More than 25 years ago, it was found that human embryos of about three days old cultured in the lab, showed chromosomal abnormalities in more than half of them. Many of these abnormalities did not come from the sperm or the egg, but occurred after the embryo has cleaved two times, creating four cells, or three times, reaching the eight-cell stage. The – not unreasonable – hypothesis arose that these chromosomal abnormalities were responsible for the low efficiency of human in vitro fertilisation (IVF), and a new addition to the assisted reproductive technologies (ART) was born: preimplantation genetic screening, or PGS. The idea was to not transfer embryos with chromosomal abnormalities.
PGS is achieved by removing one or two cells from the total of eight cells the embryo normally has on the third day of development, and by analysing these biopsied cells by a method called fluorescent in situ hybridisation or FISH. As only embryos with a normal number of chromosomes would be transferred to the uterus, this would increase the number of pregnancies after IVF, right? Wrong: after the results of a number of clinical trials were published about ten years ago, it appeared that the idea was clever but too simple. It turned out that FISH could not fully represent all the chromosomal abnormalities present in the embryo, as a maximum of nine of the total 23 chromosomes could be counted, and moreover, the eight-cell stage was particularly prone to chromosomal errors and so the timing of the biopsy was wrong. Of considerable concern was the finding that many embryos were so-called “mosaics”: some of their cells could be completely normal, while other cells of the same embryo would show chromosomal abnormalities usually found in cancer cells. One or even two cells taken from an embryo would, in many cases, misrepresent its genetic content, and therefore add nothing to the selection done by embryologists on the morphology of the embryo alone.
In comes what has been dubbed PGS 2.0: genetic analysis technologies took a giant leap in the last decade, and it became possible to screen the whole chromosomal content of a single cell. The biopsy at day three was replaced by biopsy at day five, when the embryo has more than 100 cells and has already developed into an inner cell mass which will become the foetus, and an outer layer of cells destined to become the placenta. It is generally believed that embryos at this stage, called blastocysts, have fewer cells with chromosomal abnormalities, and up to ten cells can be taken from the embryo causing presumably less harm than a one-cell biopsy at day three.
But still not all is well: this so called PGS 2.0 is advocated even more strongly than the first generation, although the scientific community is still waiting for evidence to support its usage. In the absence of this, this topic is heavily debated. Advocates of PGS 2.0 deem that sufficient proof is available that PGS 2.0 increases the chances of their patients becoming pregnant. Others are adamant that the only way to introduce a new treatment – and that includes IVF treatments – is after its usefulness was shown in solid randomized controlled trials.
In June 2015 we started to collect the opinions of all the leaders in the field. During the process of opinion collection it became clear that consensus is lacking regarding all major aspects of PGS 2.0. This starts with the question which patient groups, if any at all, can benefit from PGS 2.0. Recently, a new and highly efficient method for freezing of human embryos, called vitrification, was introduced. Recent reports state that over 80% of embryos frozen with vitrification will survive the thawing procedure, and retain the same likelihood of establishing a viable pregnancy as an embryo that is transferred a few days after fertilisation. The high efficiency of vitrification of blastocysts has added a layer of complexity to the discussion, and it is not clear whether the best strategy to follow would be PGS in combination with vitrification, or PGS alone, or vitrification alone, followed by thawing and transferring embryos one by one. The opinions range from favouring the introduction of PGS 2.0 for all IVF patients rather than using PGS as a tool to rank embryos according to their implantation potential, to scepticism towards PGS pending a positive outcome of robust, reliable, and large-scale randomized controlled trials in distinct patient groups.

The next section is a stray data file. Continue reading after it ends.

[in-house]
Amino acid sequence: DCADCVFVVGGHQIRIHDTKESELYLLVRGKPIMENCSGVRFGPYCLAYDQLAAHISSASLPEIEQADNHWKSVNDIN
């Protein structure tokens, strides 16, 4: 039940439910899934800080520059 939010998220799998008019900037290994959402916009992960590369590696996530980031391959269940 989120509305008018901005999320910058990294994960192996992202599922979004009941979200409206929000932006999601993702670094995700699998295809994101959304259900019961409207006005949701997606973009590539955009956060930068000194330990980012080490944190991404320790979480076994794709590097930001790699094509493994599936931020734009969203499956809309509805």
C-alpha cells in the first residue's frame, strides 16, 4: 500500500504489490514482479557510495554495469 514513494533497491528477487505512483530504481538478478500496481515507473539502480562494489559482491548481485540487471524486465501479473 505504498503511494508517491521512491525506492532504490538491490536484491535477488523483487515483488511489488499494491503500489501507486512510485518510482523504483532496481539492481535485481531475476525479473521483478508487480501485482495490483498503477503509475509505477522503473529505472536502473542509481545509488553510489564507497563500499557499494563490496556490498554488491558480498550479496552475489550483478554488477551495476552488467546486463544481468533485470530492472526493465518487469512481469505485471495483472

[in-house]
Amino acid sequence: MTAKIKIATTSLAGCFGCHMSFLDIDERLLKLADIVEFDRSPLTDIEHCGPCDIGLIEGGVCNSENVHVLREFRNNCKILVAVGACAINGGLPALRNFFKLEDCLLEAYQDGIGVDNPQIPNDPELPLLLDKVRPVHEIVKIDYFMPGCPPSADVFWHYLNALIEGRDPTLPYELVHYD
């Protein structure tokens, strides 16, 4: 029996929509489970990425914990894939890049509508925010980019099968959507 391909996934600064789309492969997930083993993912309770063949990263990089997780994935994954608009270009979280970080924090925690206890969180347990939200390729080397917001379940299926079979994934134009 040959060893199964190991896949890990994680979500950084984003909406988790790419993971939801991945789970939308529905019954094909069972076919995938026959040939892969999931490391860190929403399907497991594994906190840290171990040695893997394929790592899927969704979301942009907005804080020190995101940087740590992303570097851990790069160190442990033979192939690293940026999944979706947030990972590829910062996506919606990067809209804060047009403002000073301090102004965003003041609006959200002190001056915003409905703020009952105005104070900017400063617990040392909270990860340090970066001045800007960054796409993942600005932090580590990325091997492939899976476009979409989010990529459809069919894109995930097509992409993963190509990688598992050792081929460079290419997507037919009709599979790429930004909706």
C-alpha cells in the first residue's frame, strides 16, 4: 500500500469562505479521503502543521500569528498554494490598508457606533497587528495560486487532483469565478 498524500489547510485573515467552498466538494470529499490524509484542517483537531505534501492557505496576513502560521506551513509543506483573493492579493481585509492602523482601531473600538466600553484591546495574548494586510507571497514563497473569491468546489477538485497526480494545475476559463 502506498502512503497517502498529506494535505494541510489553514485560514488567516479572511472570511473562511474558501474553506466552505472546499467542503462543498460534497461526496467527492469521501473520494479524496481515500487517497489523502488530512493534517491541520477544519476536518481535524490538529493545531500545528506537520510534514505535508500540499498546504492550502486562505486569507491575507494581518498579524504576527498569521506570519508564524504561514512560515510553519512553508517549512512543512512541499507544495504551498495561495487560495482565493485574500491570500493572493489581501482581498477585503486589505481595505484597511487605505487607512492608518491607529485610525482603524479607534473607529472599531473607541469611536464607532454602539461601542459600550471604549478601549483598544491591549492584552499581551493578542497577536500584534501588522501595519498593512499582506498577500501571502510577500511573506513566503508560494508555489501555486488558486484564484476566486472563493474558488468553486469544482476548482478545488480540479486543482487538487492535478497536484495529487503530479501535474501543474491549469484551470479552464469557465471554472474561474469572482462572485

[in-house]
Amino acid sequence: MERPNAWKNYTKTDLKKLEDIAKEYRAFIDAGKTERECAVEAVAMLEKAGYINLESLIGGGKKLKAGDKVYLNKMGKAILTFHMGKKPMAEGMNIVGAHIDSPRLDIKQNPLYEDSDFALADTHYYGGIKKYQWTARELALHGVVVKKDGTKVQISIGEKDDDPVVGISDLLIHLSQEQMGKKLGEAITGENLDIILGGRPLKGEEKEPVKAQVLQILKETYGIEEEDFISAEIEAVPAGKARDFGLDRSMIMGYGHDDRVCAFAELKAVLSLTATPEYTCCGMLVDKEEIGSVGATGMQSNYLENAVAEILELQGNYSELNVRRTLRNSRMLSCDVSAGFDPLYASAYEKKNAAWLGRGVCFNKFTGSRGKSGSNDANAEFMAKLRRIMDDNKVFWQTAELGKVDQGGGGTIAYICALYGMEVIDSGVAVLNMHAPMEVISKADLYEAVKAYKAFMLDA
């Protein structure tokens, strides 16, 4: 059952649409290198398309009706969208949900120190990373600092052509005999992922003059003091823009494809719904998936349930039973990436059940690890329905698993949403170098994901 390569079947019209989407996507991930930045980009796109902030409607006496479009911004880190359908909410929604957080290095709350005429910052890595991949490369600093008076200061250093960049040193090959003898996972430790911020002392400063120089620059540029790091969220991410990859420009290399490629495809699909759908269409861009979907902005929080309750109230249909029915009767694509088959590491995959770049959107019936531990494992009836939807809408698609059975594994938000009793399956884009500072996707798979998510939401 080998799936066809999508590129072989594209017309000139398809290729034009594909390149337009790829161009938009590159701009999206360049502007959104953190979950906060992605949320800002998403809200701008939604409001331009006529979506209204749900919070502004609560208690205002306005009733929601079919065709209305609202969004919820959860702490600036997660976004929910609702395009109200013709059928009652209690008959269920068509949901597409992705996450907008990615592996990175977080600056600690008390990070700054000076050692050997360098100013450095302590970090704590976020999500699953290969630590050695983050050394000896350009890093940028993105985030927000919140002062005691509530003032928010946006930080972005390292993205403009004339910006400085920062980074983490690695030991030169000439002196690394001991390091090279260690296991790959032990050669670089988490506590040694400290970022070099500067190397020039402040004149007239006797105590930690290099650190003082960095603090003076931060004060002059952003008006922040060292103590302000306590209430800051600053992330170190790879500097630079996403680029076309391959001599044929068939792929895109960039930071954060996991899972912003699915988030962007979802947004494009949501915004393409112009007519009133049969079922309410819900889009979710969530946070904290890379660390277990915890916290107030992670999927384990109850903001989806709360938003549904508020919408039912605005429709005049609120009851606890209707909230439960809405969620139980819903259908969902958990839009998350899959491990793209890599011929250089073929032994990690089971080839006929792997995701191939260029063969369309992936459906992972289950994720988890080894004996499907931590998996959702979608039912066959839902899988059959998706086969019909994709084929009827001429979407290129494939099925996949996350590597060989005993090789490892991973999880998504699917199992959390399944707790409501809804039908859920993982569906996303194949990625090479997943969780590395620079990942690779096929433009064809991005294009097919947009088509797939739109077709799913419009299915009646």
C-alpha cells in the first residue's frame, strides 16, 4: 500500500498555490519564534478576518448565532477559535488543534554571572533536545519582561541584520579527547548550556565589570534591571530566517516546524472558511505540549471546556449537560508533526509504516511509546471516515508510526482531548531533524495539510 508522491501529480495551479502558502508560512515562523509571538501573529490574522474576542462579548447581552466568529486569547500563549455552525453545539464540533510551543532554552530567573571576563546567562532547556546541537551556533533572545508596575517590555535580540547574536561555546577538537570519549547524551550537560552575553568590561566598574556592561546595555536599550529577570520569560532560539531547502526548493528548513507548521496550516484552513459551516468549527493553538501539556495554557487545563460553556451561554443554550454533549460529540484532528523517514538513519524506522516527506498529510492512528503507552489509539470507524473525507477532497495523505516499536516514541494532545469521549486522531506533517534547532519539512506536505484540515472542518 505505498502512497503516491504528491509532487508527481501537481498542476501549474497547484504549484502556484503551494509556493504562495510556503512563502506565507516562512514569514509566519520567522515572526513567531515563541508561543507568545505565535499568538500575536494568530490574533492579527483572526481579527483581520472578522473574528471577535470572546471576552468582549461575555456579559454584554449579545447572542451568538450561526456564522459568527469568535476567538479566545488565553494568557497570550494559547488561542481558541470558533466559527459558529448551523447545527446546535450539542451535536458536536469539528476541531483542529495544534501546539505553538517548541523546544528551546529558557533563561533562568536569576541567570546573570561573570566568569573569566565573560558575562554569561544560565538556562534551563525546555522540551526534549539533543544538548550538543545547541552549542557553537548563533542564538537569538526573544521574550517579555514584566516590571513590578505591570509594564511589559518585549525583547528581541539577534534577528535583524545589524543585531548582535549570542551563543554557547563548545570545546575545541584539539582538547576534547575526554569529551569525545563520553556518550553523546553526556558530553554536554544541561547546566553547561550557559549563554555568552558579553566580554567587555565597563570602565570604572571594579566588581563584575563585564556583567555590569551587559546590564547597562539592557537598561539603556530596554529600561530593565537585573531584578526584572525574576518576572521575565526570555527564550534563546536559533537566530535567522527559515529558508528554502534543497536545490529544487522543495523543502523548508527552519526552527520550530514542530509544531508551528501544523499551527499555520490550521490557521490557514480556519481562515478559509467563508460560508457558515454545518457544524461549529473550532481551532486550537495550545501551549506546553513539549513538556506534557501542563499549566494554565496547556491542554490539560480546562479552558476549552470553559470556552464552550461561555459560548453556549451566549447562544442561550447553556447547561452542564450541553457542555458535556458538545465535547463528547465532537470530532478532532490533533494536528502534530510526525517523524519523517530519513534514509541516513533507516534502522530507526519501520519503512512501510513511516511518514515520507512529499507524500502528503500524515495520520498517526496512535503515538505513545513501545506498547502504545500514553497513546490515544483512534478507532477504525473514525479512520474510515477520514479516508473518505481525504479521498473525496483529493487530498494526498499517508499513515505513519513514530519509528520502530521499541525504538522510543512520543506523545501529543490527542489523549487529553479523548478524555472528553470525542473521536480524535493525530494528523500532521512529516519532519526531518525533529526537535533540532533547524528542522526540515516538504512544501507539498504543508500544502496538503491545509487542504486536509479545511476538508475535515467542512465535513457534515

We were confronted with difficulties and inconsistencies regarding the costs of PGS for the patients, which ranges from 350 € to approximately 9000 €. Our colleagues rightly commented that details of what the costs include needed to be clear. Only biopsy and analysis? Or the complete cycle? However, frozen embryo transfer also carries its own costs, such as ultrasound examinations, medication, embryo thaw and culture, and embryo transfer, as well as indirect costs such as lost wages or cost for childcare. Some of our colleagues argued that this aspect should not be included in the article and the discussion, as it was not part of the “scientific” discussion. We felt that this is urgently needed, especially for a procedure where the debate of its usefulness is still raging, but it is hard to get these data. However, the future of PGS not only depends on clinical or scientific evidence but also on a cost-benefit analysis at two levels. First, the costs of the whole selection procedure in terms of dollars or euros should be considered. Second, the costs of PGS 2.0 should be balanced with transferring untested embryos one by one in terms of time to pregnancy. As long as both these costs are unknown the future of PGS use will remain based only on opinion.
Featured image credit: Blastocyst. Author’s own photo used with permission.